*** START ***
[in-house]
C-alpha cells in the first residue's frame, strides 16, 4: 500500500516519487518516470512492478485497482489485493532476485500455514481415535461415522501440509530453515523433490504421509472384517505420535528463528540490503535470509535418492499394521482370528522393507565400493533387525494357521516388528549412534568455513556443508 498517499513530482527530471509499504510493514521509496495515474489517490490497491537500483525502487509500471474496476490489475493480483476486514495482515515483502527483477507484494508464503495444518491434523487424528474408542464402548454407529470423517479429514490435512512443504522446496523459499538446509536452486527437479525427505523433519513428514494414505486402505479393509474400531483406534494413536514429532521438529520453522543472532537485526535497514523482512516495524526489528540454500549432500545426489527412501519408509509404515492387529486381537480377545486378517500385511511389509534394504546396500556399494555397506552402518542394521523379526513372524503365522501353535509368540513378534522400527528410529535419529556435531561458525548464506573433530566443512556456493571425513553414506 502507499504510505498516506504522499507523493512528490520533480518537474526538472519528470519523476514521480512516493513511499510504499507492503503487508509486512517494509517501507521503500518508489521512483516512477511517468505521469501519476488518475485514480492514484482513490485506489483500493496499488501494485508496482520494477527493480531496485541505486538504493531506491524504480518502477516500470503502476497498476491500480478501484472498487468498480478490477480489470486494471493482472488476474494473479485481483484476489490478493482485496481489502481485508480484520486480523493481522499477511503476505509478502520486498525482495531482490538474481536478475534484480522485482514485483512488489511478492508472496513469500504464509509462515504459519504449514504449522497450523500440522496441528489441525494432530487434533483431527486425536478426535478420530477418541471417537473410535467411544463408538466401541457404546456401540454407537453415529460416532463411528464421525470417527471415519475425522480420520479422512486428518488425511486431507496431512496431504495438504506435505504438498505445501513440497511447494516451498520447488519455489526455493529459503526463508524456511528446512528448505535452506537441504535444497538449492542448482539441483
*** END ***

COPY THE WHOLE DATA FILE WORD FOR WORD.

[in-house]
C-alpha cells in the first residue's frame, strides 16, 4: 500500500516519487518516470512492478485497482489485493532476485500455514481415535461415522501440509530453515523433490504421509472384517505420535528463528540490503535470509535418492499394521482370528522393507565400493533387525494357521516388528549412534568455513556443508 498517499513530482527530471509499504510493514521509496495515474489517490490497491537500483525502487509500471474496476490489475493480483476486514495482515515483502527483477507484494508464503495444518491434523487424528474408542464402548454407529470423517479429514490435512512443504522446496523459499538446509536452486527437479525427505523433519513428514494414505486402505479393509474400531483406534494413536514429532521438529520453522543472532537485526535497514523482512516495524526489528540454500549432500545426489527412501519408509509404515492387529486381537480377545486378517500385511511389509534394504546396500556399494555397506552402518542394521523379526513372524503365522501353535509368540513378534522400527528410529535419529556435531561458525548464506573433530566443512556456493571425513553414506 502507499504510505498516506504522499507523493512528490520533480518537474526538472519528470519523476514521480512516493513511499510504499507492503503487508509486512517494509517501507521503500518508489521512483516512477511517468505521469501519476488518475485514480492514484482513490485506489483500493496499488501494485508496482520494477527493480531496485541505486538504493531506491524504480518502477516500470503502476497498476491500480478501484472498487468498480478490477480489470486494471493482472488476474494473479485481483484476489490478493482485496481489502481485508480484520486480523493481522499477511503476505509478502520486498525482495531482490538474481536478475534484480522485482514485483512488489511478492508472496513469500504464509509462515504459519504449514504449522497450523500440522496441528489441525494432530487434533483431527486425536478426535478420530477418541471417537473410535467411544463408538466401541457404546456401540454407537453415529460416532463411528464421525470417527471415519475425522480420520479422512486428518488425511486431507496431512496431504495438504506435505504438498505445501513440497511447494516451498520447488519455489526455493529459503526463508524456511528446512528448505535452506537441504535444497538449492542448482539441483